Participating in the 10 days Vipassana Meditation course was a realization of my dreams. And it taught me more than I could have expected. Below you will learn about my experiences, struggles, my daily meditation routine, and the insights I’ve gained by sitting for ten hours a day with my eyes closed.
It was a course, designed by the late S.N. Goenka, the Burmese Vipassana meditation master. It took place in the Dhamma Neru Meditation Center, in a small village called Santa Maria de Palautordera just about 60 km north of Barcelona, Spain. These donation-based courses are available all around the world and you can find one closest to your location here.
I thought I knew something about meditation
In my teenage years, we used to meditate before every Ju-Jitsu training session. It fascinated me from the start. Imagine a group of thirty students sitting on the mat in the Seiza position and silently breathing. There was an air of dignity around it – like during the Japanese tea ceremony.
But why exactly would you sit down with your eyes closed? There was something mysterious about it, and I like mysterious things.
One of my high school friends got interested in Mahayana Buddhism and she even lent me some books about the topic. At the time they struck me as somehow superficial, and the teachings of Buddha seemed so vast that I temporarily resigned from my search for understanding. But the seed was planted and it was a beginning of a long journey that led me to the Vipassana meditation course so many years later.
I can still remember my first, self-imposed meditation session. I was sitting on my bed with my back against the wall, and appropriately wearing pajamas. These first twenty minutes seemed almost unbearable. I was lost in thought all the time and felt blessed when the timer relieved me from my torment. But I knew there was something there, and decided to get better.
I knew the basic goal was to concentrate on the breath and not get lost in thought. I practiced this simple breathing meditation (quite regularly) for around seven years and usually didn’t spend more than thirty minutes in one sitting.
After reading Mindfulness in Plain English, The Way of Zen, Waking Up, and Wherever You Go There You Are, I thought I understood mindfulness and meditation quite well. But as I’ve learned at the Vipassana course, a pile of Buddhist books can’t compare with an ounce of personal experience.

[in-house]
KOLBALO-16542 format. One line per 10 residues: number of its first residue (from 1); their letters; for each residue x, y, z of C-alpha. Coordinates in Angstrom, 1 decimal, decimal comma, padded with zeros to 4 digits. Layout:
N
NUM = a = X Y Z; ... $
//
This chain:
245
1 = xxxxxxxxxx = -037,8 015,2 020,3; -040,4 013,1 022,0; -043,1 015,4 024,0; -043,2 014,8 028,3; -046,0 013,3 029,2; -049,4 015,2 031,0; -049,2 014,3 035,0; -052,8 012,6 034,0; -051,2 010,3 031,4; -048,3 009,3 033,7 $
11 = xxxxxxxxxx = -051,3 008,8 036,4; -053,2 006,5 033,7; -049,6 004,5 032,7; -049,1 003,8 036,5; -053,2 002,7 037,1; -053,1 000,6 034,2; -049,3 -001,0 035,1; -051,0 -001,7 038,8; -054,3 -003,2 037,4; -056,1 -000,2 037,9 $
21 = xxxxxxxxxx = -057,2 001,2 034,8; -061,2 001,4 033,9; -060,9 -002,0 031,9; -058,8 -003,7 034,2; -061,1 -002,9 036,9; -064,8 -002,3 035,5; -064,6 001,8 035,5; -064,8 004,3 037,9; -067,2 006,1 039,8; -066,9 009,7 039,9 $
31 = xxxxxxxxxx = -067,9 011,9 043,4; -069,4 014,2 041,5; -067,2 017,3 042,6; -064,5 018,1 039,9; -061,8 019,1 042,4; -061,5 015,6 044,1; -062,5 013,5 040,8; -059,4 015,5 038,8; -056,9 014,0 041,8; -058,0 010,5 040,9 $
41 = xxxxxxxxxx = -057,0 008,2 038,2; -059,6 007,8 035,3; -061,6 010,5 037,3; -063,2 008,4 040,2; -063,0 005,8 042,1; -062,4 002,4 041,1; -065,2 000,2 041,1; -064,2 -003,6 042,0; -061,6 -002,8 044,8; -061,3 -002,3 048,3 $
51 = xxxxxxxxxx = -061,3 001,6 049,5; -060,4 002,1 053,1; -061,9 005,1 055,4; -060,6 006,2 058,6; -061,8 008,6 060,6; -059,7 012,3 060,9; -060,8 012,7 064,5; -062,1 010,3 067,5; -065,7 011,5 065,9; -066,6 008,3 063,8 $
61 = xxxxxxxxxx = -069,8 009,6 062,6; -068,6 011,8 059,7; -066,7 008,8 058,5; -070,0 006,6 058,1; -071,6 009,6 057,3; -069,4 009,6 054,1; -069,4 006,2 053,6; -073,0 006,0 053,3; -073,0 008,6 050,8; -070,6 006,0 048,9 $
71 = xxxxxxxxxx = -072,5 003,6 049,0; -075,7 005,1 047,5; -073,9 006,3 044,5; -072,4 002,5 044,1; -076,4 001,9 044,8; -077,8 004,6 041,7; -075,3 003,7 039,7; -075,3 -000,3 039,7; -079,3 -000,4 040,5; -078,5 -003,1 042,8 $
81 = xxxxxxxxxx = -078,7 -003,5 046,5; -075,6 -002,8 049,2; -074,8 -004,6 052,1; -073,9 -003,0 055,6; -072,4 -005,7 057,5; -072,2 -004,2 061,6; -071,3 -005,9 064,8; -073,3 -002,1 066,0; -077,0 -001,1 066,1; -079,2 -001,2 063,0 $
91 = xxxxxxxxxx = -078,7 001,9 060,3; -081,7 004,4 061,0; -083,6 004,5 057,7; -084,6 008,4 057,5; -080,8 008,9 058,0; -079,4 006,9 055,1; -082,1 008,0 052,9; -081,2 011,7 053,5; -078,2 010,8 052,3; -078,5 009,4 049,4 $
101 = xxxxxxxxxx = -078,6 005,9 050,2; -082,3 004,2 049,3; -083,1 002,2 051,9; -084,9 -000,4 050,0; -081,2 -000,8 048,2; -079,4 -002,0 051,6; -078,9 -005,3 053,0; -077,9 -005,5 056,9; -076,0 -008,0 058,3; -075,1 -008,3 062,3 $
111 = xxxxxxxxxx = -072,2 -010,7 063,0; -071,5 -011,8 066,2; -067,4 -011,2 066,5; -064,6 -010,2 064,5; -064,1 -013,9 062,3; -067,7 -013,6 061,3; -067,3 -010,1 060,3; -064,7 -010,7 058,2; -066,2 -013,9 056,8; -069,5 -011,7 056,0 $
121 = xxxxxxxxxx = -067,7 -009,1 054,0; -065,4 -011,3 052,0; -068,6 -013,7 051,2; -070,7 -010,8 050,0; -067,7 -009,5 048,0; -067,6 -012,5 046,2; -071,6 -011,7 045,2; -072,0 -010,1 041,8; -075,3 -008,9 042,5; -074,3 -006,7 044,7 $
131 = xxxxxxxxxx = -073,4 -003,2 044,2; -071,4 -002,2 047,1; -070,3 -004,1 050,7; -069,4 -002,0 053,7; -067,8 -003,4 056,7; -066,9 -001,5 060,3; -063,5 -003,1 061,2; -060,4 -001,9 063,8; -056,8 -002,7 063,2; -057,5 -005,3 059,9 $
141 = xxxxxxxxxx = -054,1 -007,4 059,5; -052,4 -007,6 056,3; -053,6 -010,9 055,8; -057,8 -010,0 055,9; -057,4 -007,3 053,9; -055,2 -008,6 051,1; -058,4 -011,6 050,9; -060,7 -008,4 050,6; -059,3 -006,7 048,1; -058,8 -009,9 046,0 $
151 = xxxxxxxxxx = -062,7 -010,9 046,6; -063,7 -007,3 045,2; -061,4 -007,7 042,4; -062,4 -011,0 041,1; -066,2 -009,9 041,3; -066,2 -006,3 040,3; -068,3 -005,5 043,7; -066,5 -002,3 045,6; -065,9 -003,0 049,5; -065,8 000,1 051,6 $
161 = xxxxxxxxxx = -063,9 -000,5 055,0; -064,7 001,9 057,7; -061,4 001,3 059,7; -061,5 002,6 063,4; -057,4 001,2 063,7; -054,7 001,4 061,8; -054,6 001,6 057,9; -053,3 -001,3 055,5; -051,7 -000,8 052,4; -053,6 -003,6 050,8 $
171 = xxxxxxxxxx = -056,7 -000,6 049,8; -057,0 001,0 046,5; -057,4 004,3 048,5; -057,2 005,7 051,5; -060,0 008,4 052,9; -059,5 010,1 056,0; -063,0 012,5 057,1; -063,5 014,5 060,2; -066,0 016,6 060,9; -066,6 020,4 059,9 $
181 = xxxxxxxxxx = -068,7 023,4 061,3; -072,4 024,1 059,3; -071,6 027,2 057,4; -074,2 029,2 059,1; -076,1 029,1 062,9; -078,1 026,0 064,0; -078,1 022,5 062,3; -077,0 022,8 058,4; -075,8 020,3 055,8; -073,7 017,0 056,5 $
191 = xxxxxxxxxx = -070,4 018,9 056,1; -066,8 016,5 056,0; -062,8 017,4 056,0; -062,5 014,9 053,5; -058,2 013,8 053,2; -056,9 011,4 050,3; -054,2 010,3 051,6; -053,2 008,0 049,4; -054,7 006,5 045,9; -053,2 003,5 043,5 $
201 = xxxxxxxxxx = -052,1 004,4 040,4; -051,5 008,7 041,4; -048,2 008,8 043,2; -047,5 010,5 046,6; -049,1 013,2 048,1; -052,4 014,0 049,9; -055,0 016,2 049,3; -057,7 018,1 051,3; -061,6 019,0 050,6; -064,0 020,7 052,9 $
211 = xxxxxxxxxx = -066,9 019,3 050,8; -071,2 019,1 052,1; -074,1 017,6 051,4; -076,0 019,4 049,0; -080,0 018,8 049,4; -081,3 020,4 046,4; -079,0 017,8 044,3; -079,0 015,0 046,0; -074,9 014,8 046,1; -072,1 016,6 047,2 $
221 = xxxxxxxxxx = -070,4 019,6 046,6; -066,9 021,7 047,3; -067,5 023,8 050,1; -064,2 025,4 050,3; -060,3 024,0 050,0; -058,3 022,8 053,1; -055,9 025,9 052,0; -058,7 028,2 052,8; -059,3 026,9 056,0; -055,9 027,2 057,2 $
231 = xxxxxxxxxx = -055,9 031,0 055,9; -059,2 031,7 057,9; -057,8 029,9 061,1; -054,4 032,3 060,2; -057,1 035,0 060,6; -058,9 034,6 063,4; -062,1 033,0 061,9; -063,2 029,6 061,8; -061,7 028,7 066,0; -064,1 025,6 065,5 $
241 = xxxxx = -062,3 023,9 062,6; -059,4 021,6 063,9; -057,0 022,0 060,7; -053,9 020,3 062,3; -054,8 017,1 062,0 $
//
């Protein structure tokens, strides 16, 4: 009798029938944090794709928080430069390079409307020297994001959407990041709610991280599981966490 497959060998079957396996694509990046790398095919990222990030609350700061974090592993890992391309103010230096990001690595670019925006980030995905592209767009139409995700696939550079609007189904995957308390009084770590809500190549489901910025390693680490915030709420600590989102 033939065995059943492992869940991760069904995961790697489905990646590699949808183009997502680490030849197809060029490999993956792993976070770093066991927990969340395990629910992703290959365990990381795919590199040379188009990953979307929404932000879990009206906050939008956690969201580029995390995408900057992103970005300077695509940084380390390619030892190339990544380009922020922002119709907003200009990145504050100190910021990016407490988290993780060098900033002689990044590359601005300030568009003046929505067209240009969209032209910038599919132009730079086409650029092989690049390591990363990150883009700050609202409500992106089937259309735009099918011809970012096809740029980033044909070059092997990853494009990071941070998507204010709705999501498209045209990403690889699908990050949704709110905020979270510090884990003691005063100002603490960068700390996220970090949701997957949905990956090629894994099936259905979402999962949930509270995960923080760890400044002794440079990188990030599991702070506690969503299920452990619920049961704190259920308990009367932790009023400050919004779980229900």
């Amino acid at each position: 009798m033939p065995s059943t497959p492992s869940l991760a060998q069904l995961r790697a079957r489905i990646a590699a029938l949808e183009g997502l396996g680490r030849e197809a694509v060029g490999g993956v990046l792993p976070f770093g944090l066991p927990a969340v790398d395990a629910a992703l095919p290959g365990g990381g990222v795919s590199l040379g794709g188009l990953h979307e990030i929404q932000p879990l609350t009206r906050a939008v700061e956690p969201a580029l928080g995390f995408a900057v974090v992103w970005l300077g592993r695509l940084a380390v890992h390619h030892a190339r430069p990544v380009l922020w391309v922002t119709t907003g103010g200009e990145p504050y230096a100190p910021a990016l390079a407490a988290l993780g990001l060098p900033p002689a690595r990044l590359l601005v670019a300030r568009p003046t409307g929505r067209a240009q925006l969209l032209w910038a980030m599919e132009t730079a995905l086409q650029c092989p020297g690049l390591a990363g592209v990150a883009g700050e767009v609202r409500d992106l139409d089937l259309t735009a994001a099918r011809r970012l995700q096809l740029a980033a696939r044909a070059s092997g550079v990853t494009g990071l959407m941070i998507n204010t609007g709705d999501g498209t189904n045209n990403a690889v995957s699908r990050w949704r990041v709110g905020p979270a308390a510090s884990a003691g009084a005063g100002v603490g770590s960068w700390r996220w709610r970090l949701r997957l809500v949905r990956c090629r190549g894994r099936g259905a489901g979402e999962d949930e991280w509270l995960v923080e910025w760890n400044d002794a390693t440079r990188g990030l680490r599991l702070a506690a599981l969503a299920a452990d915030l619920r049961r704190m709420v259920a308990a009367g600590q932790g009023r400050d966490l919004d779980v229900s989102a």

Arrival at the meditation center
I took a train from Barcelona to the hilly village where the course was held. There I met a Canadian girl who immediately struck me as a fellow meditator. We walked together to the meditation center and I’ve learned that it was her second round. Only this time she was a helper and would get only a limited amount of meditation (paltry four hours per day).
She told me her first try was hard – there was a lot of crying and gnashing of teeth. Other second-timers I’ve met at the steps of the Dhamma center told me it was survivable. As I ate some veggie cookies they gave me, I thought it couldn’t be that hard.
How we meditated for 10 hours per day
The schedule of the course was strict, and we lived basically as pseudo monks and nuns. It was a Groundhog Day kind of experience. The first gong was always at 4:00 AM. We had 30 minutes to crawl out of bed and appear at the meditation hall at 4:30 sharp (everything was punctuated by the gong). It was still dark outside and the heavenly bodies glared at me as I stumbled on my way to find the inner light.
The first session lasted for two hours, and then we had a delicious breakfast (all food was veg) and one hour of rest.
Then it went like this:
1,5h of meditation either in the room or in the hall.
1h of meditation in the hall for everyone.
1,5h of meditation in the hall or in the dorm.
At 11:00 AM we had lunch and some rest.
Then again meditation – 1,5h, 1h, 1,5h.
At 5:00 PM we had some tea and fruits and then just one more hour of meditation before the discourse.
At 7:00 PM we watched the pre-recorded discourse by S.N. Goenka – our physically absent, yet ever-influential master. After the discourse, we had some more meditation and then we could finally walk around the yard for a few minutes and go to sleep.
This schedule (with minimal variations) lasted for 10 days straight. It is important to note that we had two other instructors but they mostly answered our questions and managed the course – our real spiritual guide was the Goenka Gi.
The dramatic code of discipline
All of our precious belongings were confiscated at the entrance. No books, no paper, no laptops, and definitely no smartphones. Additionally, men were separated from women in dorms and in the meditation hall. Moreover, we had to observe the Noble Silence which meant we couldn’t talk to anybody except our instructors for the duration of the course.
I imagine that the “no-talking” part was dreaded by some of the participants (especially Spaniards) but I enjoyed it a lot. People get along so well when they’re not allowed to talk to each other.
I’ve also found that the absence of the smartphone didn’t bother me at all. I understood how addicted we are to these devices, and that we don’t need them as much as we think we do.
Prerequisite to enlightenment – back pain
The first thing that comes to mind when I think about the course is excruciating back pain. We could only sit on the pillows without any back support – imagine doing that for ten hours a day. Only people with real or imaginary medical conditions could sit on a chair. I’ve spent my first days in a lot of pain, but after much negotiation with the instructor, I was permitted to sit with my back against the wall (from time to time). It was a grand victory for humanism.